Tuesday, June 23, 2009

Do Pharma Marketers Encourage Consumers to Self-Diagnose?

Fellow blogger Rich Meyer over at World of DTC Marketing Blog has some good advice for pharmaceutical marketers based upon a survey of physicians (see "Physicians: We're concerned that too many people are self diagnosing").
"Doctors," said Rich, "were annoyed at drug company sites that offer patients a survey to determine if they need the medication. 'My patients think that answering a few questions is the final word and they then want the medication even though more tests are often needed.'"
Rich suggested, among other things, "If 10 people take a health survey on your product website and more than 50% get a recommendation to talk to their doctor about the medication than your survey is probably too general and needs to redone."

I've pointed out this problem in previous posts (see, for example, "You Must Score Better than 84% on Viagra's Sexual Health Quiz to NOT Have Signs of ED").

In that post I wondered "What is the scientific basis for this self-assessment?" Are the questions and rating structure something that Viagra marketers have just dreamed up? Or is the quiz based on an independent, medically-approved source?

That leads right to another of Rich's recommendations: "Drug companies should provide, on websites and consumers brochures, recommendations for sources of credible health information such as AMA, ADA, Mayo Clinic, Harvard Health."

Pfizer, however, does not reveal the source of it's ED rating system. Therefore, site visitors can't judge whether or not to trust the results. Yet they may believe the results are science-based and walk into their physician's office with an ED "self-diagnosis" based on this quiz.

Rich's first recommendation is: "Clearly state that the information on product websites is for information/education and that no website can diagnose a patient. It has to be done based on recommendations from the physician including the possibility of more tests."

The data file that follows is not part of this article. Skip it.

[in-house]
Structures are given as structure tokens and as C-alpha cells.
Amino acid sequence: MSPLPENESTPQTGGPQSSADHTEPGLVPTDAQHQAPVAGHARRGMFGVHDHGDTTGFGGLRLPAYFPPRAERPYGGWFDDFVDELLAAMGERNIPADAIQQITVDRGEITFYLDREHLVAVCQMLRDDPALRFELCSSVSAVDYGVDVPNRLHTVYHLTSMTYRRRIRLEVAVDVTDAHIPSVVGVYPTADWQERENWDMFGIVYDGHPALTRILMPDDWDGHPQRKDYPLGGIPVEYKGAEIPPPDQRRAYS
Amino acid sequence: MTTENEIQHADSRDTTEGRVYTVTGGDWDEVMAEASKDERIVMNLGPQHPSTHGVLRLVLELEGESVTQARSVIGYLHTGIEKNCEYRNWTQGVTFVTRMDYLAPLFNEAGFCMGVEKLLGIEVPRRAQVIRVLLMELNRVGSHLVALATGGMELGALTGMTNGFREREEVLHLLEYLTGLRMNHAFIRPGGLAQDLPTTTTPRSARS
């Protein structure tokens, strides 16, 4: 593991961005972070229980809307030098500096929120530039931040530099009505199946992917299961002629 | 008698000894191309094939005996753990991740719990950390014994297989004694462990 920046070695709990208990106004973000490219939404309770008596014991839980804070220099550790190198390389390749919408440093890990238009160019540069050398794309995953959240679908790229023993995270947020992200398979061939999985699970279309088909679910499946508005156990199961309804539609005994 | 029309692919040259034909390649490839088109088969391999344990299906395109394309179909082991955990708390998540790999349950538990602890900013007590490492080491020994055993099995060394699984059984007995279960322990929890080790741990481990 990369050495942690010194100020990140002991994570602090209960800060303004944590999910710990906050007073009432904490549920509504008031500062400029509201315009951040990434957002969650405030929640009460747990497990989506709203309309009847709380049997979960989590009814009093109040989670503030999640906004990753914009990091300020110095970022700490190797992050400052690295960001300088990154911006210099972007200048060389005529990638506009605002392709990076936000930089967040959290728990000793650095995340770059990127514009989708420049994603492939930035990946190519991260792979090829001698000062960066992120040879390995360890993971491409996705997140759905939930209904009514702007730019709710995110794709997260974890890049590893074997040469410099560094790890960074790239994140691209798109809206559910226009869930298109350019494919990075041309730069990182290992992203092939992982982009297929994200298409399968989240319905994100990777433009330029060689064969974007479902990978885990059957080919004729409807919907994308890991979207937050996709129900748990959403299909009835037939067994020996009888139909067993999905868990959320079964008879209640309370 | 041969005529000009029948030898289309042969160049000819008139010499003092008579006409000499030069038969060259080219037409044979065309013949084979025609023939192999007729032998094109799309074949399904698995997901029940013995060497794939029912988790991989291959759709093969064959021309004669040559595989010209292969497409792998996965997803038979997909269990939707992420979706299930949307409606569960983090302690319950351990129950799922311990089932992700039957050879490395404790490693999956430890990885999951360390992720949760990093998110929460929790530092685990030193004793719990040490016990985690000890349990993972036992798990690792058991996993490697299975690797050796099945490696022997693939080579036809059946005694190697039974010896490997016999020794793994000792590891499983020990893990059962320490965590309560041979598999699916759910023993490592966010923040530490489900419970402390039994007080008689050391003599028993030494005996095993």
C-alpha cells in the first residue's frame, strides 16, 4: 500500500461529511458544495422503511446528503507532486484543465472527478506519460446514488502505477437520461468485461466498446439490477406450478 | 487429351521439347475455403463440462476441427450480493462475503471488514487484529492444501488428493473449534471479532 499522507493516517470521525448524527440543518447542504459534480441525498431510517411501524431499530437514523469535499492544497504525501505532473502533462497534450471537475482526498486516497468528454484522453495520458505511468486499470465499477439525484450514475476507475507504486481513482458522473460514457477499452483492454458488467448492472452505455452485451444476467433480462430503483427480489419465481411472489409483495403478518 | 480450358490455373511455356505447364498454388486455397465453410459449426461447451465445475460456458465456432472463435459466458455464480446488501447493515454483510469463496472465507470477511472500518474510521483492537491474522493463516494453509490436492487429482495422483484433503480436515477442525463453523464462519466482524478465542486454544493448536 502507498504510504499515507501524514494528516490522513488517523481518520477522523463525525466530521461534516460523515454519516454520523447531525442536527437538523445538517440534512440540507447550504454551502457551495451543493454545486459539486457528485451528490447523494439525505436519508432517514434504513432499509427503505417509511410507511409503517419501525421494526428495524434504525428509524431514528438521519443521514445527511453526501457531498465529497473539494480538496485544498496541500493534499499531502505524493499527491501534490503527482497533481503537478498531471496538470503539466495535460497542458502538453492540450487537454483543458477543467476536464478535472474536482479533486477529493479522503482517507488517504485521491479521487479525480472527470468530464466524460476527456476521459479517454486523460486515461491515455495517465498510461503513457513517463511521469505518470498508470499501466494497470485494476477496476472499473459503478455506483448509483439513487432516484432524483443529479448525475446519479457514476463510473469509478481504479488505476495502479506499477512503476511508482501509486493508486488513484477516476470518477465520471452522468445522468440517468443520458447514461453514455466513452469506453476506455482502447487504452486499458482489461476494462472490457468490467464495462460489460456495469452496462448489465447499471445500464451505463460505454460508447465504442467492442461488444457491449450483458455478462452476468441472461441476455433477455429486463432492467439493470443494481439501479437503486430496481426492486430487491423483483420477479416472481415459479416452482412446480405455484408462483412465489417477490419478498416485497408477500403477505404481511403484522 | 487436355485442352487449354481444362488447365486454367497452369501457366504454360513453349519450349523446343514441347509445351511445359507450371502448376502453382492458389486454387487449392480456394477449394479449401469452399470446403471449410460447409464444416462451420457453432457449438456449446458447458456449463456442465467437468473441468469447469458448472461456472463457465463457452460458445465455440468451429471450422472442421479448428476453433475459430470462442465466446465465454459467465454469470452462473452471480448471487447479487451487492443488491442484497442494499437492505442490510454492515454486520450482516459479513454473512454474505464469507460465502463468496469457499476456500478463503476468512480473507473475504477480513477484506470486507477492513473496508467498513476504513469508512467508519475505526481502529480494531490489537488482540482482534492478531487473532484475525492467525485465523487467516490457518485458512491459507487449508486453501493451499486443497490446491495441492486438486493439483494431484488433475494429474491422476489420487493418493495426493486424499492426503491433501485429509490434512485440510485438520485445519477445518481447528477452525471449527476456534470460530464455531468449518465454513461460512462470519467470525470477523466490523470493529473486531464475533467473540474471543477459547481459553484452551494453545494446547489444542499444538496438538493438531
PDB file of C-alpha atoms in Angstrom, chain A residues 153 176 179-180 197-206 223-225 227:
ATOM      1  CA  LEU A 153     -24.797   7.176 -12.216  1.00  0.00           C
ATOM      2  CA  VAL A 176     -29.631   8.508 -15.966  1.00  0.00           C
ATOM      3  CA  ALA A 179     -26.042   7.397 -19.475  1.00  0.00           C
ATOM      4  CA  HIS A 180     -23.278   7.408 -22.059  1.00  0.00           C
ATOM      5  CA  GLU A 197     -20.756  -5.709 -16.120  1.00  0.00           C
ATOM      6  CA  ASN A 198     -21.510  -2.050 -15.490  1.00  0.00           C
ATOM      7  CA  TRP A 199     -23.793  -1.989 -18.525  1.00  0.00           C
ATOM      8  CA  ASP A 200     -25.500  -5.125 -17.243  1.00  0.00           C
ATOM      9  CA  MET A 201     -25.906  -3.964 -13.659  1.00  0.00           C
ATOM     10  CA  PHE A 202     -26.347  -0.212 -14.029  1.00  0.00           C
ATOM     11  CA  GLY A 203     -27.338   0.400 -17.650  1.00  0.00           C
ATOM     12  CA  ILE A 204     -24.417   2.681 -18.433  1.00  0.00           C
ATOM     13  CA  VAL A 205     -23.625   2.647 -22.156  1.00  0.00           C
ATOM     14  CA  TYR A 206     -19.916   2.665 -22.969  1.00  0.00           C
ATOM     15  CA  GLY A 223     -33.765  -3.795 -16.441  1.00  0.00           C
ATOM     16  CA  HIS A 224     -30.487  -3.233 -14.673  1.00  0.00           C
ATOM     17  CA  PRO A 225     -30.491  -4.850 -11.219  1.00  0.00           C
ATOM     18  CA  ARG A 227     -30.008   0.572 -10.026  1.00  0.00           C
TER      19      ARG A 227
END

While a statement to this effect is routinely included in every drug website, it is not sufficient on its own to absolve the drug company from certifying the scientific merit of self-diagnosis questionnaires (often called "Questions to Ask Your Physician").

Despite the fact that many drug website self-assessments are not supported by cited scientific evidence, many proponents of direct-to-consumer (DTC) promotion -- online and off -- claim that information provided by drug companies counteract "bad" information that consumers get from other sources. IMHO, self-assessment "quizzes" found on most drug websites are part of the problem, not the solution.


  1. Anonymous9:55 AM


    Social medical websites pose a risk as well, as laypeople in large part discuss often complex disease states.

    Both, I feel, are concerning.

  2. I would somewhat agree with you regarding social media websites. I say somewhat because it really depends upon the community. If it is a large, active one where different stakeholders are involved (ie, physicians as well as patients), the general consensus is that it will be self-correcting. I have often observed this myself.

    Of course, some people -- ie, snake-oil promoters -- may purposely promote bad medical information and do so in multiple communities and in ways that give the information top billing in search engines.

  3. Anonymous11:01 AM

    As regards quizzes on web sites, it is blatently obvious to insiders and the curious and surely raises questions in the minds of even the somewhat lazy that marketers spend $ on programming quizzes to drive scripts. If we accept this fact, then we can clearly see why even if you respond to one of 10 Qs that your sleep patterns are not perfect, that your nose occasionally itches, or that (heaven forbid) you don't have a rod of iron, so to speak, that you should talk to your doc. Period!

    As regards gathering info from/contributing to discussion boards or social media sites, my experience, and I'm sure that of many others, is that the usefulness and reliability are in large part a factor of the complexity of the disease state and the "visibility of change" of symptoms when medicines are administered to impact them.


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